THE death toll from an earthquake and tsunami that decimated parts of the central Indonesian island of Sulawesi has jumped to more than 1300.

It comes as disaster officials began reaching coastal areas that were cut off by blocked roads and downed communications lines.

Officials said hundreds of other people were severely injured and that scores of bodies could still be buried under quicksand-like mud caused by Friday’s magnitude 7.5 earthquake.

More than 25 countries have offered assistance after Indonesian president Joko “Jokowi” Widodo appealed for international help.

Little of that, however, has arrived in the quake zone and increasingly desperate residents grabbed food and fuel from shops and begged for help.

Rescuers have focused much of their attention so far on the biggest affected city, Palu, which has 380,000 people and is easier to reach than other hard-hit areas.

“We feel like we are stepchildren here because all the help is going to Palu,” said Mohamad Taufik, 38, from the town of Donggala, who said five of his relatives are still missing.

“There are many young children here who are hungry and sick, but there is no milk or medicine.”

Along the coast, the tsunami, which reportedly reached as high as six metres (nearly 20ft) in some places, shattered buildings, uprooted concrete and thrust houses and boats tens of metres inland.

The death toll for all affected areas reached 1347 but the figure is likely to rise as people remain trapped in Sigi and Balaroa.

Officials in Jakarta announced that 153 bodies were buried on Monday in a mass grave and that the operation continued on Tuesday.

An aircraft carrying 12,000 litres of fuel had arrived and trucks with food were on the way with police escorts to guard against looters.

Many petrol stations were inoperable either because of quake damage or from people stealing fuel.

The frustration of waiting for days without help boiled over for some.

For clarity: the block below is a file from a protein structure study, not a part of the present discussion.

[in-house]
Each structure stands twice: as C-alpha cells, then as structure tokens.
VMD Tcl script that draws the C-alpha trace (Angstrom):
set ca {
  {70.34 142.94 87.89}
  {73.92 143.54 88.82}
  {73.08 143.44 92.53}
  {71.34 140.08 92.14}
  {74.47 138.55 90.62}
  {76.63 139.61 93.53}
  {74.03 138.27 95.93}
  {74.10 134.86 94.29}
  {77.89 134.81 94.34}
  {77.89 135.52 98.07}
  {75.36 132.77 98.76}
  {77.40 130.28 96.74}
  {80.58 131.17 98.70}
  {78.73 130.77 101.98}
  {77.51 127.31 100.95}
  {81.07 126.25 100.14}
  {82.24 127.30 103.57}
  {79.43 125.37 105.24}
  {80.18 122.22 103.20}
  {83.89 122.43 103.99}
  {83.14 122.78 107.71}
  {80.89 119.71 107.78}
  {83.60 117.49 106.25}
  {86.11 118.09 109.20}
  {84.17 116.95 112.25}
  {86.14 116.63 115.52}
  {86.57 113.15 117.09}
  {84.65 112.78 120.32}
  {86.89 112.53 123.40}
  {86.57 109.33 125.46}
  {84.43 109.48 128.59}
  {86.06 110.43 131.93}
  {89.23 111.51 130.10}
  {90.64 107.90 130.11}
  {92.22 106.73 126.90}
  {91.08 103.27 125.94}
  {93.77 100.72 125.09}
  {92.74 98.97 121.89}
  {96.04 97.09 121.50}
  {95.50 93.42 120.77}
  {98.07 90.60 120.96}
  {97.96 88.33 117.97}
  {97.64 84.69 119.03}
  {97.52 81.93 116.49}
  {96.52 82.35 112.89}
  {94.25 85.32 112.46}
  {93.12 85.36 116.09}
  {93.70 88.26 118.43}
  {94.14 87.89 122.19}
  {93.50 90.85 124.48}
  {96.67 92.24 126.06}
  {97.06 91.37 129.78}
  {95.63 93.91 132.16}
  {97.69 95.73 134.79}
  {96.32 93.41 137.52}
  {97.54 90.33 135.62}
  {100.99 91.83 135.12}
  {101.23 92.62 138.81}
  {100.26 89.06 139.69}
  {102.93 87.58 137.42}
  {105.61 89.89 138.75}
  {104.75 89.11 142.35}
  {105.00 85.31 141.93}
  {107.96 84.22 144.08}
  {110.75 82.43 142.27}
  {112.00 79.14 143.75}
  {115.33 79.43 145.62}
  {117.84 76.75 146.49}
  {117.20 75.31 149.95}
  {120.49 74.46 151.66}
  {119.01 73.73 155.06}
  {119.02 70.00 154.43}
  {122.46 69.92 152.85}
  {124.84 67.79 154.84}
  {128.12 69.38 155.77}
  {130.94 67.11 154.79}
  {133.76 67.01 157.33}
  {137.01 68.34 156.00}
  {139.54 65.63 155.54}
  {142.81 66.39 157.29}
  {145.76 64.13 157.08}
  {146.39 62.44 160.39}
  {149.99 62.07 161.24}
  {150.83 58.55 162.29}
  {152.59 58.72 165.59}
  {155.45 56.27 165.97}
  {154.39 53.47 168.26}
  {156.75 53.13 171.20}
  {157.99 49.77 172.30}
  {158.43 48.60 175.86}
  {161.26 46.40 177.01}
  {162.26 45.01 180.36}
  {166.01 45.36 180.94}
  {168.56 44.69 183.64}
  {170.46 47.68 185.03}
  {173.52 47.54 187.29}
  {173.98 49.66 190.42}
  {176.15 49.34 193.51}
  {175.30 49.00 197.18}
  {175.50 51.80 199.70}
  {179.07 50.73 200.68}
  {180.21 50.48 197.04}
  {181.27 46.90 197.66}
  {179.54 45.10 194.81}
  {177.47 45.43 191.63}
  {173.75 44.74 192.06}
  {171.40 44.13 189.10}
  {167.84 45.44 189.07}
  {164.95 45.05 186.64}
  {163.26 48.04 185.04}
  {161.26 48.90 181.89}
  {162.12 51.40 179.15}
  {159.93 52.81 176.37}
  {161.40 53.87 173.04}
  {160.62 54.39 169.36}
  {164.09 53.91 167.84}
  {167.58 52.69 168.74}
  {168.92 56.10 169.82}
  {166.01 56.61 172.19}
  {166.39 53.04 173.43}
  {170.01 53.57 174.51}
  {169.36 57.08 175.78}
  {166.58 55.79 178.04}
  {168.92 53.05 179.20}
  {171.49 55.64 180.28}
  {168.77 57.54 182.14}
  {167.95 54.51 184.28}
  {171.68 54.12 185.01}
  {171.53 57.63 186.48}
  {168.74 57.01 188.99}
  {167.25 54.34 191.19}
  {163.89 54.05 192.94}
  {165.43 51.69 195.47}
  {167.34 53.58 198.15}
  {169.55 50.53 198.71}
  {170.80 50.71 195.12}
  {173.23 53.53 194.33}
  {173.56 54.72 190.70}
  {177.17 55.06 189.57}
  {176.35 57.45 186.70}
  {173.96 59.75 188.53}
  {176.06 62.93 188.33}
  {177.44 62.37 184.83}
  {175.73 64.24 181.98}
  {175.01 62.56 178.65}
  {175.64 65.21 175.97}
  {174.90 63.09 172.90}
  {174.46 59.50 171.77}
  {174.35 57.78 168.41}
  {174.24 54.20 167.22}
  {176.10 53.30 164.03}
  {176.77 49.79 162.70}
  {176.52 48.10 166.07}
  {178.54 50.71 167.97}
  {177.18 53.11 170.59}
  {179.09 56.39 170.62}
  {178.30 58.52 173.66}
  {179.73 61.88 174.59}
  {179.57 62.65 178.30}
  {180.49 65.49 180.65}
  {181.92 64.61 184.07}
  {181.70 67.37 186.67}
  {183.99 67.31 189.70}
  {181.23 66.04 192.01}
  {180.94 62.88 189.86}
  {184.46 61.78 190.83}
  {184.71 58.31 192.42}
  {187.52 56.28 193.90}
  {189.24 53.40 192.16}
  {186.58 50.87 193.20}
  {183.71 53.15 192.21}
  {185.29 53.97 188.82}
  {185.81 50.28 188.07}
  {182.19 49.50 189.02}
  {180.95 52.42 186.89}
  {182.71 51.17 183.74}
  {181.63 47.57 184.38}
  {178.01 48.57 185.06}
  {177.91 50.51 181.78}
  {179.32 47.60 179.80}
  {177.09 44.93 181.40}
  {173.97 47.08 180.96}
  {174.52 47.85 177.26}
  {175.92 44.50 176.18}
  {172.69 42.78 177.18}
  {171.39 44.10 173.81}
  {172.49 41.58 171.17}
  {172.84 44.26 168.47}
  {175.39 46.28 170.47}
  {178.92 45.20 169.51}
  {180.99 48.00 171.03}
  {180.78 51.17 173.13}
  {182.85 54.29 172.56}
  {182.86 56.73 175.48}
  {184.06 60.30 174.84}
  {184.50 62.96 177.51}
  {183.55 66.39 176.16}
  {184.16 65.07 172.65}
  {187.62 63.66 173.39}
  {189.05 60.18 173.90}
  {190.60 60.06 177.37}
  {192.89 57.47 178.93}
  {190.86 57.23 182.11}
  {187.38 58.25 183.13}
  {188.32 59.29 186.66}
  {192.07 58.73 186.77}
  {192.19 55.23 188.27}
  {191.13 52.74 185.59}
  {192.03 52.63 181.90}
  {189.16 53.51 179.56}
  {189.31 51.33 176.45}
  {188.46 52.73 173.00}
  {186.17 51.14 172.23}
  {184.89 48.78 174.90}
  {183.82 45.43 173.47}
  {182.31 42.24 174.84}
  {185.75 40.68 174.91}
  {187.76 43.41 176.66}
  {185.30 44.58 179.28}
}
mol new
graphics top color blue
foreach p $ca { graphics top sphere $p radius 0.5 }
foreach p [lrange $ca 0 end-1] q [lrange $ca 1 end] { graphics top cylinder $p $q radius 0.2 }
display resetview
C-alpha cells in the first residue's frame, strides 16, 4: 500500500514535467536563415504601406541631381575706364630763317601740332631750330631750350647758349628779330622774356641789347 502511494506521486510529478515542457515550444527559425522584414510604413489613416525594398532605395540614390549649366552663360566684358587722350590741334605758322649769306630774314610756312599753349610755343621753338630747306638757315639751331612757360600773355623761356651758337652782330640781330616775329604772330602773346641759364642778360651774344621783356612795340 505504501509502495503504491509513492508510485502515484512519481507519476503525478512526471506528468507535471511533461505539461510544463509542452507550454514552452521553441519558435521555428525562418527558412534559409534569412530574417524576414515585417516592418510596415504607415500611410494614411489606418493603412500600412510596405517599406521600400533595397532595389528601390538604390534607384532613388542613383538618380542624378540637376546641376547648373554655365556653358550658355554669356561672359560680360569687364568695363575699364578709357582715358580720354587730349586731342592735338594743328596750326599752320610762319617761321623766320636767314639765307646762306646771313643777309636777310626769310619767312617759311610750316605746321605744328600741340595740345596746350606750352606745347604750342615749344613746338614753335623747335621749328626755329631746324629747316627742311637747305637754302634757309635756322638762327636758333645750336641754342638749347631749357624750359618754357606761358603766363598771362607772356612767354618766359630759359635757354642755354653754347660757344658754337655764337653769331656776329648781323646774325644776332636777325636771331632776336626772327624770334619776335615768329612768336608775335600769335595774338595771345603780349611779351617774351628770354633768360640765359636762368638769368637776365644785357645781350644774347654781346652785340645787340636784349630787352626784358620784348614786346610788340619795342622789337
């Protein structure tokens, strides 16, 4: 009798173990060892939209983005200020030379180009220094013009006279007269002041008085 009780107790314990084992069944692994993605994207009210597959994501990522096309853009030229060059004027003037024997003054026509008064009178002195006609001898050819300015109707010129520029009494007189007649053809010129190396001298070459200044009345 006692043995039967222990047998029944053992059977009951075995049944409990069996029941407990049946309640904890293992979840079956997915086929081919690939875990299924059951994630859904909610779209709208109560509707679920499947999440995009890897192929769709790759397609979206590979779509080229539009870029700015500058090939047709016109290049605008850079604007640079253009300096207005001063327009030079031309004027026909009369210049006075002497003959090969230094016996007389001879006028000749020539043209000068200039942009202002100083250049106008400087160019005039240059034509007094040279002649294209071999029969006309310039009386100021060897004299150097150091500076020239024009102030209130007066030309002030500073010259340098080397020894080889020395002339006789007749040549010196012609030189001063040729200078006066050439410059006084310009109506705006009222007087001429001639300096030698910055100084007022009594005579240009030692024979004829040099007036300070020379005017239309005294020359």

“Pay attention to Donggala, Mr Jokowi. Pay attention to Donggala,” yelled one resident filmed on local television, referring to the president. “There are still a lot of unattended villages here.”

The town’s administrative head, Kasman Lassa, all but gave residents permission to take food – but nothing else – from shops.

“Everyone is hungry and they want to eat after several days of not eating,” Lassa said on local TV.

“We have anticipated it by providing food, rice, but it was not enough. There are many people here. So, on this issue, we cannot pressure them to hold much longer.”

Desperation was visible in Palu as well. Signs propped along roads read We Need Food and We Need Support, while children begged for cash in the streets and long lines of cars stalled traffic as people waited for fuel.

Teams were searching for trapped survivors under destroyed buildings, including a collapsed eight-storey hotel in Palu, but they needed more heavy equipment to clear the rubble.

Nearly 62,000 people have been displaced from their homes.

Many others were believed trapped under shattered houses in the Palu neighbourhood of Balaroa, where the earthquake caused the ground to heave up and down violently.

“I and about 50 other people in Balaroa were able to save ourselves by riding on a mound of soil which was getting higher and higher,” resident Siti Hajat told MetroTV, adding that her house was destroyed.

In Palu’s Petobo neighbourhood, the quake caused loose, wet soil to liquefy, creating a thick, heavy quicksand-type material that resulted in massive damage. Hundreds of victims are still believed to be buried in the mud there.

The European Union and around 10 other countries have offered assistance to Indonesia – including the US and China. The initial funds will go to the Indonesian Red Cross for the most obvious emergency aid needs, such as tarpaulins.

Generators and heavy equipment are among the items residents most desperately needed.